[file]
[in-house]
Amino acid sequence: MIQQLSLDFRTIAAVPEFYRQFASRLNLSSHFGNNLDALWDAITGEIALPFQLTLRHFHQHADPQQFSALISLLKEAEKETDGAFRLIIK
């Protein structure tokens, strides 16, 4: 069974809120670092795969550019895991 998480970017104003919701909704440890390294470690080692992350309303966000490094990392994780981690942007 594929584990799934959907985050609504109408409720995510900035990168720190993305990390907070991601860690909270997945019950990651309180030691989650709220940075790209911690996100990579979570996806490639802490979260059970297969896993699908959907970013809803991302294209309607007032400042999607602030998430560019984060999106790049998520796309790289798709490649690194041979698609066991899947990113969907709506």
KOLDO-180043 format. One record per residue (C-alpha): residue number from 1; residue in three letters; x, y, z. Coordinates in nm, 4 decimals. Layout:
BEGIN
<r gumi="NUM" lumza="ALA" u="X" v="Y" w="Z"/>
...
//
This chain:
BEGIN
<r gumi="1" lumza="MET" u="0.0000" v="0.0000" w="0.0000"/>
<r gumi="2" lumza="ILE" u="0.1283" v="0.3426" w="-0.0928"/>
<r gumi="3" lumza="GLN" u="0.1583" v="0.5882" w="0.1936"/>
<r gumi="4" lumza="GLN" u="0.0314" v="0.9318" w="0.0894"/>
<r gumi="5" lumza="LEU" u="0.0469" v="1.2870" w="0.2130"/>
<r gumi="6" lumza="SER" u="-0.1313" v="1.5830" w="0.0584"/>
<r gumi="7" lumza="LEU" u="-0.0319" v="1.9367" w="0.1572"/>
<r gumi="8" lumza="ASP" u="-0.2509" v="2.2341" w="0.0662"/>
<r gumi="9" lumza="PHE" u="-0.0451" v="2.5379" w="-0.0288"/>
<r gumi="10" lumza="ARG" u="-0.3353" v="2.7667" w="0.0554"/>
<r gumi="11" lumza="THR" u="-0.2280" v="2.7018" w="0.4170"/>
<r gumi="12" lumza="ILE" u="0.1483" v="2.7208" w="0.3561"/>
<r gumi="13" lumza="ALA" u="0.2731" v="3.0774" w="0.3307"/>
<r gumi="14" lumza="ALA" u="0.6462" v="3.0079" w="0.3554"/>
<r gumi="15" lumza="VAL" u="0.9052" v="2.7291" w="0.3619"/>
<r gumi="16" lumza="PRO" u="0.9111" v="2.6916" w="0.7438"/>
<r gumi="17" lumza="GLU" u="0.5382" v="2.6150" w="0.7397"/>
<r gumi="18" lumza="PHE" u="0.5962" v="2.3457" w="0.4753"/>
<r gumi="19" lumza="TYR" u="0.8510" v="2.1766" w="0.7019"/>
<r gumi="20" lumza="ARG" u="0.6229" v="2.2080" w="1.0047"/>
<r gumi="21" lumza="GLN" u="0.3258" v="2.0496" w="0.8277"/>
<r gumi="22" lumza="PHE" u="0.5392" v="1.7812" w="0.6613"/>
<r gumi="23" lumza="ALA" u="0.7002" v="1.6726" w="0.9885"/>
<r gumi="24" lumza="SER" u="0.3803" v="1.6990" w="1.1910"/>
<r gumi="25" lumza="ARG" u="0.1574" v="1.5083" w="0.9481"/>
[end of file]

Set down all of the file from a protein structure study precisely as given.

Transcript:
[in-house]
Amino acid sequence: MIQQLSLDFRTIAAVPEFYRQFASRLNLSSHFGNNLDALWDAITGEIALPFQLTLRHFHQHADPQQFSALISLLKEAEKETDGAFRLIIK
């Protein structure tokens, strides 16, 4: 069974809120670092795969550019895991 998480970017104003919701909704440890390294470690080692992350309303966000490094990392994780981690942007 594929584990799934959907985050609504109408409720995510900035990168720190993305990390907070991601860690909270997945019950990651309180030691989650709220940075790209911690996100990579979570996806490639802490979260059970297969896993699908959907970013809803991302294209309607007032400042999607602030998430560019984060999106790049998520796309790289798709490649690194041979698609066991899947990113969907709506």
KOLDO-180043 format. One record per residue (C-alpha): residue number from 1; residue in three letters; x, y, z. Coordinates in nm, 4 decimals. Layout:
BEGIN
<r gumi="NUM" lumza="ALA" u="X" v="Y" w="Z"/>
...
//
This chain:
BEGIN
<r gumi="1" lumza="MET" u="0.0000" v="0.0000" w="0.0000"/>
<r gumi="2" lumza="ILE" u="0.1283" v="0.3426" w="-0.0928"/>
<r gumi="3" lumza="GLN" u="0.1583" v="0.5882" w="0.1936"/>
<r gumi="4" lumza="GLN" u="0.0314" v="0.9318" w="0.0894"/>
<r gumi="5" lumza="LEU" u="0.0469" v="1.2870" w="0.2130"/>
<r gumi="6" lumza="SER" u="-0.1313" v="1.5830" w="0.0584"/>
<r gumi="7" lumza="LEU" u="-0.0319" v="1.9367" w="0.1572"/>
<r gumi="8" lumza="ASP" u="-0.2509" v="2.2341" w="0.0662"/>
<r gumi="9" lumza="PHE" u="-0.0451" v="2.5379" w="-0.0288"/>
<r gumi="10" lumza="ARG" u="-0.3353" v="2.7667" w="0.0554"/>
<r gumi="11" lumza="THR" u="-0.2280" v="2.7018" w="0.4170"/>
<r gumi="12" lumza="ILE" u="0.1483" v="2.7208" w="0.3561"/>
<r gumi="13" lumza="ALA" u="0.2731" v="3.0774" w="0.3307"/>
<r gumi="14" lumza="ALA" u="0.6462" v="3.0079" w="0.3554"/>
<r gumi="15" lumza="VAL" u="0.9052" v="2.7291" w="0.3619"/>
<r gumi="16" lumza="PRO" u="0.9111" v="2.6916" w="0.7438"/>
<r gumi="17" lumza="GLU" u="0.5382" v="2.6150" w="0.7397"/>
<r gumi="18" lumza="PHE" u="0.5962" v="2.3457" w="0.4753"/>
<r gumi="19" lumza="TYR" u="0.8510" v="2.1766" w="0.7019"/>
<r gumi="20" lumza="ARG" u="0.6229" v="2.2080" w="1.0047"/>
<r gumi="21" lumza="GLN" u="0.3258" v="2.0496" w="0.8277"/>
<r gumi="22" lumza="PHE" u="0.5392" v="1.7812" w="0.6613"/>
<r gumi="23" lumza="ALA" u="0.7002" v="1.6726" w="0.9885"/>
<r gumi="24" lumza="SER" u="0.3803" v="1.6990" w="1.1910"/>
<r gumi="25" lumza="ARG" u="0.1574" v="1.5083" w="0.9481"/>